Fast Breeder Reactor – Advantages and Disadvantages

Fast Breeder Reactor – Advantages and Disadvantages

Fast Breeder Reactor – Nuclear Power Plant Reactor 

Such reactors are designed to produce more fissile material (Plutonium) than they consume (Thorium Th-232). A fast breeder reactor is a small vessel in which the required quantity (correspond­ing to critical mass) of enriched uranium or plutonium is kept without a moderator. The fissionable fuel core is surrounded by a blanket of fertile material (U-238 or Th- 232).

The fertile material (U-238 or Th-232) absorbs neu­trons produced by the fissioning of U-235 and produces fissile material Pu-239 or U-233 respectively. Two heat exchangers are used. The reactor core is cooled by liquid metal (sodium or potassium). In the second heat exchanger the coolant is again liquid sodium/potassium which transfers heat to feed water to generate steam.

This prevents the possibility of a sodium-water reac­tion with the radioactive sodium.

In fast breeder reactors neutron shielding is provided by using boron, light water, oil or graphite. Gamma-ray shielding is accomplished by lead, concrete with added magnetite or barium etc.

The core of a fast reactor needs high enrichment (above 10% of fissile material). To reduce the fuel cost effect, it is imperative to employ high ratings. The core consists of 30% fuel, 50% coolant and 20% canning and structural material by volume.

The power density in a fast breeder reactor is considerably higher than in normal reactors. Therefore, liquid sodium, which is an efficient coolant and does not moderate neutrons, is used to take away heat produced in the core. The efficiency obtained with liquid sodium is about 42%, whereas with other coolants it is about 28%.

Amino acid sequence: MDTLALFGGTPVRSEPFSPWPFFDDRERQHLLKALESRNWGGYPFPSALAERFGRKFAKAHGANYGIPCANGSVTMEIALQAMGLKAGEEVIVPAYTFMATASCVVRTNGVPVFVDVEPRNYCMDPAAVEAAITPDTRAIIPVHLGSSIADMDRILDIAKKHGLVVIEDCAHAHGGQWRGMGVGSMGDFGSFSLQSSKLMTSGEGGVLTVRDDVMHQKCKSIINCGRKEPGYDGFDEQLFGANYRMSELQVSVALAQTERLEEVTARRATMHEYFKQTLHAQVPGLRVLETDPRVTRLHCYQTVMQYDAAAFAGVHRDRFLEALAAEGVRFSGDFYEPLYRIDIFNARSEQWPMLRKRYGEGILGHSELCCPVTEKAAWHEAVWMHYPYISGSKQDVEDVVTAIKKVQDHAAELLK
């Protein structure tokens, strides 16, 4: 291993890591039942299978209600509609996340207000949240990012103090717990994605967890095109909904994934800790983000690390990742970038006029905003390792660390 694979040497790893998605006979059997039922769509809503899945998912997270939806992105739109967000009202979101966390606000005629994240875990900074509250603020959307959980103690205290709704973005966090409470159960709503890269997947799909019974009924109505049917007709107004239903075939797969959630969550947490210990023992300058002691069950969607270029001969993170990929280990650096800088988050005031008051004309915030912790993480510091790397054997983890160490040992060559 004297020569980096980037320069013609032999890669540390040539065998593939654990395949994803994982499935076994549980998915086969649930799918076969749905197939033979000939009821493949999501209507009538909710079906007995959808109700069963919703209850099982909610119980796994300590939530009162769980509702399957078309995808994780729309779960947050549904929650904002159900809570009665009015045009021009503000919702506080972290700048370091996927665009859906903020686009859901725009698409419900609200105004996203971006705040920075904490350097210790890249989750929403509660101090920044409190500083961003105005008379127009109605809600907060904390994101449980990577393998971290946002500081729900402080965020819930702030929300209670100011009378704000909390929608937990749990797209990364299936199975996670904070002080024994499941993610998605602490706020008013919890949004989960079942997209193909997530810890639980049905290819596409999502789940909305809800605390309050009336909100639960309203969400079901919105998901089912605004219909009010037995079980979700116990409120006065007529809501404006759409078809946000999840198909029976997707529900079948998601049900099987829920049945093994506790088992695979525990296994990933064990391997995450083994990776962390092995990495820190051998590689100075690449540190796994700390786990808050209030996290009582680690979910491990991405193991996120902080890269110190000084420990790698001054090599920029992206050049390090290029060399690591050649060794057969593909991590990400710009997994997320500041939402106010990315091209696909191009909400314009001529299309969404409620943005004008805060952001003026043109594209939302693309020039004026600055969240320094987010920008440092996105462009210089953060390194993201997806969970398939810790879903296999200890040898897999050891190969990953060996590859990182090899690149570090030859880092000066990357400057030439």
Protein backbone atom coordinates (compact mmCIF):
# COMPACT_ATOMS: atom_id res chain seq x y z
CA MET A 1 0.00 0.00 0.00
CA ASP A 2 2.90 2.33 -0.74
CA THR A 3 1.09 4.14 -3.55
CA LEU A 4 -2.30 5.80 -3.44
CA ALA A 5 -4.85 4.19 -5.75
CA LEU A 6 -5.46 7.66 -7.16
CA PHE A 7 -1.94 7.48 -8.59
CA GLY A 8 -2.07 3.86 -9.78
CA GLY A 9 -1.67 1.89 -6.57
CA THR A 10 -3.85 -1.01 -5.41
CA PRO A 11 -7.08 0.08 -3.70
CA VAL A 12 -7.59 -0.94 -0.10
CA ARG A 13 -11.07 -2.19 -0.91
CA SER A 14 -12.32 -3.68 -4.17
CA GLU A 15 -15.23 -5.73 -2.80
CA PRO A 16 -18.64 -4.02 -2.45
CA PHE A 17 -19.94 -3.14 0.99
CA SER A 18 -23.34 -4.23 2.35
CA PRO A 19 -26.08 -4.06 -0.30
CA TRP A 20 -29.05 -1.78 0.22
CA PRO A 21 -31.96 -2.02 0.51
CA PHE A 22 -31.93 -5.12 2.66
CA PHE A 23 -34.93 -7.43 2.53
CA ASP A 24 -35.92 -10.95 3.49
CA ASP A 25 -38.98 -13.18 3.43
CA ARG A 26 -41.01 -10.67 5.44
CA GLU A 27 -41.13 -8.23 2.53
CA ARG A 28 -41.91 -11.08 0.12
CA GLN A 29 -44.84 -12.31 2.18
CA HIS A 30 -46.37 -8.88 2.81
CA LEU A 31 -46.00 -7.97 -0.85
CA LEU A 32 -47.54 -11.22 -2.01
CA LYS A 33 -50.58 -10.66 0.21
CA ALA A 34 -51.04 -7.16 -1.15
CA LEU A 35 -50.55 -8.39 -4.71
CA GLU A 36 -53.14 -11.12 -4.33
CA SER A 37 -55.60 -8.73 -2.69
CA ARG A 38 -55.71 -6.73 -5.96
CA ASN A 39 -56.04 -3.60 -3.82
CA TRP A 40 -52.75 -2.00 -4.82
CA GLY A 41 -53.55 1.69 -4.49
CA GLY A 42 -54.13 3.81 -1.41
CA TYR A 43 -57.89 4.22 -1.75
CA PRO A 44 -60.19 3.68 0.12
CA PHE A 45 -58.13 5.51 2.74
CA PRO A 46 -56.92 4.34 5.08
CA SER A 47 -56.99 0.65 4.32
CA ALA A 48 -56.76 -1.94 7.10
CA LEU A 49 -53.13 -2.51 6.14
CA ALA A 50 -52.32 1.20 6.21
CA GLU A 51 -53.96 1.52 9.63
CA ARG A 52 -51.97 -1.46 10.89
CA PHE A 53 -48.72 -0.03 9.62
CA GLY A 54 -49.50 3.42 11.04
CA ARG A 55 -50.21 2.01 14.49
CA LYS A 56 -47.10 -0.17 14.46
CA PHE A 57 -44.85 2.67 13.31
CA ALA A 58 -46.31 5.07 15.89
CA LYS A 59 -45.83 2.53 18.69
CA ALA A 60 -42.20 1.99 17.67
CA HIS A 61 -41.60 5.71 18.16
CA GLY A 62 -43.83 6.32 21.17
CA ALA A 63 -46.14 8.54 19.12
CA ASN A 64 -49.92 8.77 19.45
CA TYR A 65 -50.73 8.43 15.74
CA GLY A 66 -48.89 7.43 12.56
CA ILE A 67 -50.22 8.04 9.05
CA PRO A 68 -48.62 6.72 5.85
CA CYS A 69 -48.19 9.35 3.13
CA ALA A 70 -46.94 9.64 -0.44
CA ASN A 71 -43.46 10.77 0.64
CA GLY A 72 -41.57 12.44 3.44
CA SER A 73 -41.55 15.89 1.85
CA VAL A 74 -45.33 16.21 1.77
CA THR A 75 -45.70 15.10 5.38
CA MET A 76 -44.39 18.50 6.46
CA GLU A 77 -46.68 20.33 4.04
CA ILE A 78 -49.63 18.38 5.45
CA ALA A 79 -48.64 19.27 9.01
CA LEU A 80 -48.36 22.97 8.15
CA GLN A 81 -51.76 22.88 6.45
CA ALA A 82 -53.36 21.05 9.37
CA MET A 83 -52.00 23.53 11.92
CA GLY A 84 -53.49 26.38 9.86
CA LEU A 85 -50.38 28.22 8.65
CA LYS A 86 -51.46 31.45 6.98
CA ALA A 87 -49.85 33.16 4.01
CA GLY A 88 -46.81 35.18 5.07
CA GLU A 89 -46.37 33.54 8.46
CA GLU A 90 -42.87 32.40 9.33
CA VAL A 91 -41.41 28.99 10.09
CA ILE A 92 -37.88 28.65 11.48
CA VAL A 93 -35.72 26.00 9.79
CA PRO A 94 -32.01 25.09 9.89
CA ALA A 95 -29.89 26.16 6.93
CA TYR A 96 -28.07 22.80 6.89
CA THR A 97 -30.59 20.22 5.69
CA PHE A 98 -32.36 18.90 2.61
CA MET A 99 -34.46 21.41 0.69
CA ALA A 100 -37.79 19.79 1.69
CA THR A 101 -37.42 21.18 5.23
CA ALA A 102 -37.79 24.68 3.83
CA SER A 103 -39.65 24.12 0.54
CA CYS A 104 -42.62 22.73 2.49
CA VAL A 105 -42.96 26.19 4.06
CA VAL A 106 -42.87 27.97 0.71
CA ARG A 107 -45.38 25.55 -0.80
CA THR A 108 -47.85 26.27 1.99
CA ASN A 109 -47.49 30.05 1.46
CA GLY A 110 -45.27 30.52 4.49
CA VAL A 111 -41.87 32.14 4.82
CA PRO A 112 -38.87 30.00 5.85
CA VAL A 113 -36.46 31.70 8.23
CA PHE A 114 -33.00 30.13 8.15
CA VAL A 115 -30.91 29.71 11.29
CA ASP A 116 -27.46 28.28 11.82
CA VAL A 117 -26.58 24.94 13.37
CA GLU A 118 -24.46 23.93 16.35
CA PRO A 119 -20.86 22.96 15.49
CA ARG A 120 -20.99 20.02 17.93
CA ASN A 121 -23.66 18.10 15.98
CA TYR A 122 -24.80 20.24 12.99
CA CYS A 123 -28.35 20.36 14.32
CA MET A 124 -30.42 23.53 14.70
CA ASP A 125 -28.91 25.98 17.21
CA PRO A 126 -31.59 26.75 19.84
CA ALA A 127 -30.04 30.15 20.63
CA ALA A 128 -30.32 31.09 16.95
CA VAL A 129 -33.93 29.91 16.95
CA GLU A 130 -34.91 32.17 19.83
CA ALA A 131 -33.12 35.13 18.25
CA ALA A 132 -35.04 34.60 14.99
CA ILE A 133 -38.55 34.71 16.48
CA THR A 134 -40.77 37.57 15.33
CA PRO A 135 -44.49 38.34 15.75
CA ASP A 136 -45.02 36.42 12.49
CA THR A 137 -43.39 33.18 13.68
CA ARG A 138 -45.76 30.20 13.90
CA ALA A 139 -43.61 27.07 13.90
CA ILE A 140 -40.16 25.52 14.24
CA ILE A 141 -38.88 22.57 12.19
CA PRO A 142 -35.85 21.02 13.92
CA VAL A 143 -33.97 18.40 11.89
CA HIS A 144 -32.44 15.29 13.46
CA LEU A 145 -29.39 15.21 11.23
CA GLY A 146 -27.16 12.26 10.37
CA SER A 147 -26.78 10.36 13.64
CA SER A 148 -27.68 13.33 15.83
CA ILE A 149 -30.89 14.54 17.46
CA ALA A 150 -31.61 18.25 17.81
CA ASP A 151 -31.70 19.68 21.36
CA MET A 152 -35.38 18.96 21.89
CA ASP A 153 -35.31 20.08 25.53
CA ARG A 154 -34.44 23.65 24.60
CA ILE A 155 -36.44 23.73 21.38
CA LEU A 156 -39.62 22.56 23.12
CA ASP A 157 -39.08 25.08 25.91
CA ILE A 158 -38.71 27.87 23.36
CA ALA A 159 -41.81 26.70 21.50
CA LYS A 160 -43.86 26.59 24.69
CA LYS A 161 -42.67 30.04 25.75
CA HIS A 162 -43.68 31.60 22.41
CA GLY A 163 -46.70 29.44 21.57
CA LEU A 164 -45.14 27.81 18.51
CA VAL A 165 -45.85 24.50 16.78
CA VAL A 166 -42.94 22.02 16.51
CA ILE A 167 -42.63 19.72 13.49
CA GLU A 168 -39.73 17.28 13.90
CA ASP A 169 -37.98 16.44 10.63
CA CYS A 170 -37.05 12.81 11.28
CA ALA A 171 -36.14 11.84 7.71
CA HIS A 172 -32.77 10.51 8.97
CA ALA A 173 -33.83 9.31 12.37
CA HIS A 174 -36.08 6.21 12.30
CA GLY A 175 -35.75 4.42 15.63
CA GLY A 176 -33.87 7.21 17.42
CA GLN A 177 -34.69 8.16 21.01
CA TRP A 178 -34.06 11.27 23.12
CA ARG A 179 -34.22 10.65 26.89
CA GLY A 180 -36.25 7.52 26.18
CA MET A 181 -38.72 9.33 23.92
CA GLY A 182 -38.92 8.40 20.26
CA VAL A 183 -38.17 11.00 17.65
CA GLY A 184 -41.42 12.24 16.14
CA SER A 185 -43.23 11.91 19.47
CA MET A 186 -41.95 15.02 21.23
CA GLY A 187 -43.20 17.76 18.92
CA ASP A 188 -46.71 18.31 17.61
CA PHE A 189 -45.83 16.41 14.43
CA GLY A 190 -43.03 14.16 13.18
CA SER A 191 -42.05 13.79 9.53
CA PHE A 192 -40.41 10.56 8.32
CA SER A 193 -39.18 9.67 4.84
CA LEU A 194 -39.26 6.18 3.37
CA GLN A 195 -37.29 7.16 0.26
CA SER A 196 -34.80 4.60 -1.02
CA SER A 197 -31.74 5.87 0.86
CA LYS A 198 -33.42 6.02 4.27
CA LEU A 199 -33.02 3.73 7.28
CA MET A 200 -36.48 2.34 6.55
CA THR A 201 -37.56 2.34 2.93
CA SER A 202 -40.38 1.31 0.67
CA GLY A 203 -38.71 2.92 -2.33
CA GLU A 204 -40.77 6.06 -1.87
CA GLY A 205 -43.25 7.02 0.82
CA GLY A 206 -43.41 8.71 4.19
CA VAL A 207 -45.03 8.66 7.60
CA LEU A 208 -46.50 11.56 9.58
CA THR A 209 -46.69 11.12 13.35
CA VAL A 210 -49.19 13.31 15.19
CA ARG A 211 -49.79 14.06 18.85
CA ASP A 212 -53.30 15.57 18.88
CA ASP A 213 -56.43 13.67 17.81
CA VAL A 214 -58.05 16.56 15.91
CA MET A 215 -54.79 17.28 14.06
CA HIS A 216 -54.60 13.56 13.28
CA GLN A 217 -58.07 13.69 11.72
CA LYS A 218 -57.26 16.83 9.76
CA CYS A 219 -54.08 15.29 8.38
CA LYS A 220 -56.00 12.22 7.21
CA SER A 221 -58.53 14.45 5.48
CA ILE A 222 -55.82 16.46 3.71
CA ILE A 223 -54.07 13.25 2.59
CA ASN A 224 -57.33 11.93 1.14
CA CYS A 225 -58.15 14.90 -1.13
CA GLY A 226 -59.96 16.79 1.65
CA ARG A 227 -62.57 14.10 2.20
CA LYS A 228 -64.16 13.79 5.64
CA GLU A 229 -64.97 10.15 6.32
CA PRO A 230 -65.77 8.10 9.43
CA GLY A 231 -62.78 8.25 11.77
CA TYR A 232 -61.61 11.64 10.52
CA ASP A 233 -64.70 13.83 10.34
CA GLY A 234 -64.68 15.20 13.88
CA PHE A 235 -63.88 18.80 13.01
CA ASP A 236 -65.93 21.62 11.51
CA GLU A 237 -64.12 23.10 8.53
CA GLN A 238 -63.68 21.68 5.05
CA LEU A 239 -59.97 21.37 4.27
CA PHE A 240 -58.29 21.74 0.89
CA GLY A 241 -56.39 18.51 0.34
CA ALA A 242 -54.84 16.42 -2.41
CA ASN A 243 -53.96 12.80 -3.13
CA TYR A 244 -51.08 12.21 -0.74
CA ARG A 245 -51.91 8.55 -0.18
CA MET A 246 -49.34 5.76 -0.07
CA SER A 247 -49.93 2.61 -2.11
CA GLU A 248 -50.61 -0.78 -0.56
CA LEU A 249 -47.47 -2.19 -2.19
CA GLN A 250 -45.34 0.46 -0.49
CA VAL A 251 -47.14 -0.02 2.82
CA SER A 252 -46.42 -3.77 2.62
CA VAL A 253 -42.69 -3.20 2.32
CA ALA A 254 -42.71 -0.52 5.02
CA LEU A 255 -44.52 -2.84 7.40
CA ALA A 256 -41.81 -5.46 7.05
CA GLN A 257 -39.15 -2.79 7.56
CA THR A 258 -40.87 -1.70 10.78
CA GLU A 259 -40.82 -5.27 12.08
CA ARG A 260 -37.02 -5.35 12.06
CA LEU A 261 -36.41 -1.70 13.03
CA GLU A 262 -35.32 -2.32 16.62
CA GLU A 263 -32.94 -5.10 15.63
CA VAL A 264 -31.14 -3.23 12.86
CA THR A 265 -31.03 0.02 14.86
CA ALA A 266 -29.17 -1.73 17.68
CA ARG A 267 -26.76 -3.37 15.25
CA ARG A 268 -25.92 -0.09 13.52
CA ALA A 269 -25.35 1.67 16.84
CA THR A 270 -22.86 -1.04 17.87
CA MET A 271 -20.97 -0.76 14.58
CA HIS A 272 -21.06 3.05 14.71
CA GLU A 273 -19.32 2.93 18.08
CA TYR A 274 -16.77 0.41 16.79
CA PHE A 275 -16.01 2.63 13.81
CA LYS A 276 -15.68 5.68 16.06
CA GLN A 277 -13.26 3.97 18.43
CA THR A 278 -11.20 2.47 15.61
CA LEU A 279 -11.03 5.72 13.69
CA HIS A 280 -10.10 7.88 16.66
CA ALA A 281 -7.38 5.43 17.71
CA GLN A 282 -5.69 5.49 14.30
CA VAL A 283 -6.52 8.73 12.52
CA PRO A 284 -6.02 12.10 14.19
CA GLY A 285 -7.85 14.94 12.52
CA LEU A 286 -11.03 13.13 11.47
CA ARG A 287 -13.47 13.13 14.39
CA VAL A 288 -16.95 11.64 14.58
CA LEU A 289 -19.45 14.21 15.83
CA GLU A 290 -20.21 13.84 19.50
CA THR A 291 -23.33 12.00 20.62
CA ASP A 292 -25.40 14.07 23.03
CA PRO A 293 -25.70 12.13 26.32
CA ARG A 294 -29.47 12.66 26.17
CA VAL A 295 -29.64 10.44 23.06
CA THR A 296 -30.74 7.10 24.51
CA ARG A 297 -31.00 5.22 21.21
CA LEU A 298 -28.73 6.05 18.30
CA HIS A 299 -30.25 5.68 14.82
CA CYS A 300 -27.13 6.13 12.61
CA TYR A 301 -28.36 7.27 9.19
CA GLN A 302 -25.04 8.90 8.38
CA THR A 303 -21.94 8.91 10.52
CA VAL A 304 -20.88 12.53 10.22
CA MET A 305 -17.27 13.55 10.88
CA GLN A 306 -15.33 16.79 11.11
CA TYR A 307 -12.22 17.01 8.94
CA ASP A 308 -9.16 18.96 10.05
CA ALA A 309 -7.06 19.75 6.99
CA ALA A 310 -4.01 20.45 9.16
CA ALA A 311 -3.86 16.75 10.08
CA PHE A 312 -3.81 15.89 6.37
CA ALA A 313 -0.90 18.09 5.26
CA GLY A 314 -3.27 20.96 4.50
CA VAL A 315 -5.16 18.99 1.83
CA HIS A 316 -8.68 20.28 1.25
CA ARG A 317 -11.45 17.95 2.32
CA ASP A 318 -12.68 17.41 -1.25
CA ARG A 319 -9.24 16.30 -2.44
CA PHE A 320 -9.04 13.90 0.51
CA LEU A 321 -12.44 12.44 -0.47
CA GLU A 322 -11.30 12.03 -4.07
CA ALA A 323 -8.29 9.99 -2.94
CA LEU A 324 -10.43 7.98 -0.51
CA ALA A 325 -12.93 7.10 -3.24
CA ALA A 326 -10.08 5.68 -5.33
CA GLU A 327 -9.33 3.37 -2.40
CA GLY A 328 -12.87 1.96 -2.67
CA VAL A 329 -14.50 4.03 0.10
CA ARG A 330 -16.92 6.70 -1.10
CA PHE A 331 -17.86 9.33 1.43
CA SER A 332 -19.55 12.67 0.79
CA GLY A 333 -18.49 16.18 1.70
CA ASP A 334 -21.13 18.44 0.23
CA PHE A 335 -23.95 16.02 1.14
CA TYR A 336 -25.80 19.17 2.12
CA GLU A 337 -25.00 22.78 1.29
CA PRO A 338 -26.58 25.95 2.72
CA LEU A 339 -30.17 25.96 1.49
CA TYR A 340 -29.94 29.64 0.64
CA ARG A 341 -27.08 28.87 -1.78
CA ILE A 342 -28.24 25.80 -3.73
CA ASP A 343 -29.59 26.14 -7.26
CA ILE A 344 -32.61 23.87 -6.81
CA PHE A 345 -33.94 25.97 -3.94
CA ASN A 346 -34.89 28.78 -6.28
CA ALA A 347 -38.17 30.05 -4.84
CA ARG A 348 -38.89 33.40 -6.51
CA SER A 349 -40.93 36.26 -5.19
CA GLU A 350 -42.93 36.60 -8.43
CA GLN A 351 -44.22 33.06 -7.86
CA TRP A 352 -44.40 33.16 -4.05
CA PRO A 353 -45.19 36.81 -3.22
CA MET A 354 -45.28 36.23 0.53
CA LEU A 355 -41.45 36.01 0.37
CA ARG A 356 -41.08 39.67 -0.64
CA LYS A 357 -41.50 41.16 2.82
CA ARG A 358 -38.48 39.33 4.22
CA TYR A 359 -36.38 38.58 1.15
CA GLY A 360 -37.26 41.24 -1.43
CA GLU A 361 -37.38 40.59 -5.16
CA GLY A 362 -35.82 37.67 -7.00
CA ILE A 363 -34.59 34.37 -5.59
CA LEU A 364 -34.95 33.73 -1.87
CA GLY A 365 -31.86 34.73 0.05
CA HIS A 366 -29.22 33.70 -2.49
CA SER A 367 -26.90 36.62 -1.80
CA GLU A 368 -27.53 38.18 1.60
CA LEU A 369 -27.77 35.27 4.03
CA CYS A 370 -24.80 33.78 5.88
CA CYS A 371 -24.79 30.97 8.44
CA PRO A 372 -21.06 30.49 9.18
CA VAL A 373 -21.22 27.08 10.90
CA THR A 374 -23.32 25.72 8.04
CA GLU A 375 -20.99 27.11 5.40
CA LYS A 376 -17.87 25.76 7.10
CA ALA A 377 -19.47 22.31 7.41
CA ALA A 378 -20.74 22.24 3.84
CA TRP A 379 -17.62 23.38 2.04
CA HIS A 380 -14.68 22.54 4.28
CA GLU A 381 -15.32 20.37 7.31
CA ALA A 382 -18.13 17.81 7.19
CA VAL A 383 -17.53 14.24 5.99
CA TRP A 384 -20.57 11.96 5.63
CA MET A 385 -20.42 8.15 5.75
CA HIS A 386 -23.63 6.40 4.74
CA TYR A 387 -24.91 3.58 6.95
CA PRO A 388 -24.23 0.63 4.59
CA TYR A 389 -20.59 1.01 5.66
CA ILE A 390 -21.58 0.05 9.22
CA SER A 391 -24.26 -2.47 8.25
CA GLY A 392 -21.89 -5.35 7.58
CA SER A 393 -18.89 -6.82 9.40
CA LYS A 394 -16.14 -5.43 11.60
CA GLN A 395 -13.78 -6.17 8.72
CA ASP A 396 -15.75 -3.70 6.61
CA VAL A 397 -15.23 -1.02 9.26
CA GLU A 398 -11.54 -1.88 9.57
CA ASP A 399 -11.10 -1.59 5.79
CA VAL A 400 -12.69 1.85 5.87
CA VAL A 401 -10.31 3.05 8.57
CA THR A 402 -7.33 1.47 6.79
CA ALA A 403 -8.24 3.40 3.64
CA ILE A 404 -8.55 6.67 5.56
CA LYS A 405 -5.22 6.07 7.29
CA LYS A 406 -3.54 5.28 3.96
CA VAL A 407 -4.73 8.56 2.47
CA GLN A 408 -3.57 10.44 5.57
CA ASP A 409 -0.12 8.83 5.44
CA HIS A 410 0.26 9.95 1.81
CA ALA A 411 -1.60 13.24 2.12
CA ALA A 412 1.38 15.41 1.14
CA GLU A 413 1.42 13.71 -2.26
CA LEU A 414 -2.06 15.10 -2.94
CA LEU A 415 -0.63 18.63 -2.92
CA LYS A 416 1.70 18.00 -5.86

An important advantage of FBR technology is that it can use Thorium (as fertile material) which gets converted to U-233, a fissile isotope. This holds great promise for India as we have one of the world’s largest deposit of Thorium—about 450,000 tons in form of sand dunes in Kerala and along Gopalpur Chattarpur coast of Orissa.

Typical power densities (MW/m) in fission reactor cores are – Gas cooled 0.53; High temperature gas cooled 7.75; Heavy water 18.0; Boiling water 29.0; Pressurized water 54.75 and Fast breeder reactor 760.0.

fast breeder reactor
fast breeder reactor

Comparison of Thermal and Fast Breeder Reactors:

Thermal reactors have the following advantages and disadvantages as compared to fast breeder reactors:


1. Heat developed per unit volume of core or per unit area of fuel surface is less.

2. Ease of control.

3. Greater inherent safety.


1. Severely limited choice of fuel from the point of view of neutron economy when fuel used is uranium.

2. Much larger size and weight of reactor per unit power.

3. More fissile material consumption than could be automatically replaced.

Fast breeder reactors can convert more fertile material to fissile material and therefore, net fuel consumption is much less. As a matter of fact more fissile material could be produced than would be consumed by it (fast breeder reactor).

Sachin Thorat

Sachin is a B-TECH graduate in Mechanical Engineering from a reputed Engineering college. Currently, he is working in the sheet metal industry as a designer. Additionally, he has interested in Product Design, Animation, and Project design. He also likes to write articles related to the mechanical engineering field and tries to motivate other mechanical engineering students by his innovative project ideas, design, models and videos.

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